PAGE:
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Spain : 5 reasons to expect a recovery

Source: Alfredo Pastor, Professor of Economics and Banco Sabadell Chair of Emerging Markets at IESE Business School. - Tue 12th Mar 2013
Spain : 5 reasons to expect a recovery

CNBC News has published a report by Alfredo Pastor, Professor of Economics and Banco Sabadell Chair of Emerging Markets at IESE Business School, explaining how the recovery of the Spanish Economy may be closer than many think.

As Spain enters its 5th year of recession, the Professor says that there are a number of reasons to believe that the worst may be over, and that the beginning of a slow recovery may not be far away.

Since 2009, the difference between the economy of Spain and other EU countries has narrowed :

Inflation - which peaked at 4.3% in 2008, was negative in 2009, is less than 3.0% today, despite sharp increases in indirect taxes.

Employment costs with respect to the euro zone average, which was 19% now stands at 9%, both across the whole economy and in industry.

Deficit for the Country's current account, which stood at 10% of GDP in 2007, was less than 2% in 2012.

Competiveness has increased due to wage cuts of around between 10-25% in the public sector, and 20-40% in the private sector, which is slowly being noticed by overseas trading partners.

Restructuring of the banking system is almost complete and de-leveraging of the banking sector is slowly proceeding (from 19 in 2007 to 16.7 in 2011)

Spain has met the demands of the euro zone regarding labour market reform and fiscal balance, which were required to set the economy on a balanced path, despite most of the austerity measures being unpopular with the masses.

The deficit created by the end of the housing bubble (11.2% in 2009 from a surplus of 1.9 of GDP in 2007) has been reduced to a little above 9.4% in 2011 in the face of a falling GDP, this has been at the cost of aggravating the recession.

The price paid for the adjustment has been very high: 6 million unemployed, or 26% of the labour force, partly due to the collapse of the property market, but an increasingly large number in industry, services and trade, due the credit crunch and ensuing recession and to the slump in household consumption. The destruction of economic fabric, factories, shops and businesses, has been extensive, but social unrest has so far been minimal.

The Professor Pastor goes on to say how little can be expected from domestic sources: consumption is hampered by high household debt and high unemployment; private investment, by lack of credit; government spending, by restrictions on the deficit. These constraints will not go away, and as a result growth will likely be slow.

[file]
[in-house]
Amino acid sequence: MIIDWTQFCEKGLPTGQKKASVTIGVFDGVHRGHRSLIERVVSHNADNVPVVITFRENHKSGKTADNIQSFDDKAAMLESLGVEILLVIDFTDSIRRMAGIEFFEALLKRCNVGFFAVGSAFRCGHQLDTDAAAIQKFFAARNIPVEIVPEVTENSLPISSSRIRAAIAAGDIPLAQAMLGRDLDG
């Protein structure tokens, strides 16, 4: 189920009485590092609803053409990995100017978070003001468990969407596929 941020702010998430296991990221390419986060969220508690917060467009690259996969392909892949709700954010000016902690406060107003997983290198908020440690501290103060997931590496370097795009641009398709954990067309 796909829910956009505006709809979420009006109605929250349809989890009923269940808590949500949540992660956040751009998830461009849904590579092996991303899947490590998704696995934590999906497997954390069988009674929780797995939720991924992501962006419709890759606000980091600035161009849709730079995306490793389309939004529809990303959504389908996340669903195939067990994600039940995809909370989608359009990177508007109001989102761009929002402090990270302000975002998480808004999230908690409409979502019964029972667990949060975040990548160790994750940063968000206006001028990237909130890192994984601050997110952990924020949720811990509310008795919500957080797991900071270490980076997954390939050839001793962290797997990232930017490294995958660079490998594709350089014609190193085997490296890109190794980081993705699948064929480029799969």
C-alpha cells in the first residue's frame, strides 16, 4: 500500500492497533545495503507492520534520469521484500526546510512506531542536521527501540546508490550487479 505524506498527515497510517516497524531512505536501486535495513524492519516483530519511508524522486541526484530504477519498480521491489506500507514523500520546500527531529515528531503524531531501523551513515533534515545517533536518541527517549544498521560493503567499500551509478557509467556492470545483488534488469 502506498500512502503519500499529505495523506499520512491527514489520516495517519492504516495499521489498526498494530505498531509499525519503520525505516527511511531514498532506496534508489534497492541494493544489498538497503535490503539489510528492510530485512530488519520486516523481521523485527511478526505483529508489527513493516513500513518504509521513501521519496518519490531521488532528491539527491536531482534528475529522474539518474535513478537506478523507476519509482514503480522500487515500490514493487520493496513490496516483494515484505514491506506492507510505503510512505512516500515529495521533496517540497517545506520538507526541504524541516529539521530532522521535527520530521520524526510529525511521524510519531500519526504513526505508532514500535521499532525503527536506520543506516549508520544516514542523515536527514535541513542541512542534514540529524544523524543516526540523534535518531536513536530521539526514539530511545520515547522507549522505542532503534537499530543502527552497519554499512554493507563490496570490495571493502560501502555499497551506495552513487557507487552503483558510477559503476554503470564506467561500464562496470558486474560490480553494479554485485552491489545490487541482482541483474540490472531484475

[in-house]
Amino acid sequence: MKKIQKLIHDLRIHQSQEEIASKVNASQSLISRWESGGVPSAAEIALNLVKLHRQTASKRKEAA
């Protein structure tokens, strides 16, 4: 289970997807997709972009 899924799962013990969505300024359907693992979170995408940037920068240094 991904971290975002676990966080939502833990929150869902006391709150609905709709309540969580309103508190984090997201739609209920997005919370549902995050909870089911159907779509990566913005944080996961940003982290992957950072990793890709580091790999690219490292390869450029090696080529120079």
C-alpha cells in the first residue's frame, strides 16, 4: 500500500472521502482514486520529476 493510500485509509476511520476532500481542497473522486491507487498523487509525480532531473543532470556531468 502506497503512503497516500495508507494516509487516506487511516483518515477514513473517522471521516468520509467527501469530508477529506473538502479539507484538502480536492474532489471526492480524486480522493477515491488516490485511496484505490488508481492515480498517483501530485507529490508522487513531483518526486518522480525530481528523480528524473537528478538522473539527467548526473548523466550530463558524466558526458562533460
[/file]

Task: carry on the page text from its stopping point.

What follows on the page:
Sources of growth exist: first, a healthy export sector that has increased market share throughout the recession; of these exports, steel and chemicals make up for 26% of the total, followed by capital goods (20%) and automobiles (17%); food products, Spain's traditional source of foreign exchange, are now only 16% of the total.

Second, there is a return of confidence in the stability of the Spanish economy and in the resolve to pursue reforms.

Increased confidence could result in a softening of the time-schedule of budget consolidation, so that public funds could be available to help extreme social situations. It should also result in a return of foreign investment, which would provide an alternative to domestic credit, severely constrained by the need for deleveraging.

The current situation, in which capital outflows totalled 20% of GDP in 2012, is clearly abnormal. In ordinary times, foreign direct investment in Spain amounts to around 10% of GDP per year. The measures taken so far and the speed of adjustment should help restore confidence in the stability of the Spanish business environment.

Lastly, the consolidation of the banking system could open the way for a successful negotiation of Spain's private debt, a still unresolved question that is another obstacle to growth. History tells us that the end of a big bubble is always followed by some sort of debt restructuring. No exceptions seem to exist.

Professor Pastor also raises the question of Catalan Sovereignty and the impact that this could have of on the overall economy of the country.

In short, in 2013 Spain may start to get out of the slump. If so, it will be slow progress, but progress. A long way, but upwards.

Recommended Reading

CNBC : Reasons to believe Spain's recovery is not far away

Comment on this Story

 
It certainly is good news for a change. I believe an urgent priority now is to end overpowering bureaucracy especially in Banks, major utilities, local & national government. Unless that happens, growth in the next few years will be choked off.
David Goodall - Tue, 12th Mar 2013
Nice to read some positive news for a change !
C Timpson - Tue, 12th Mar 2013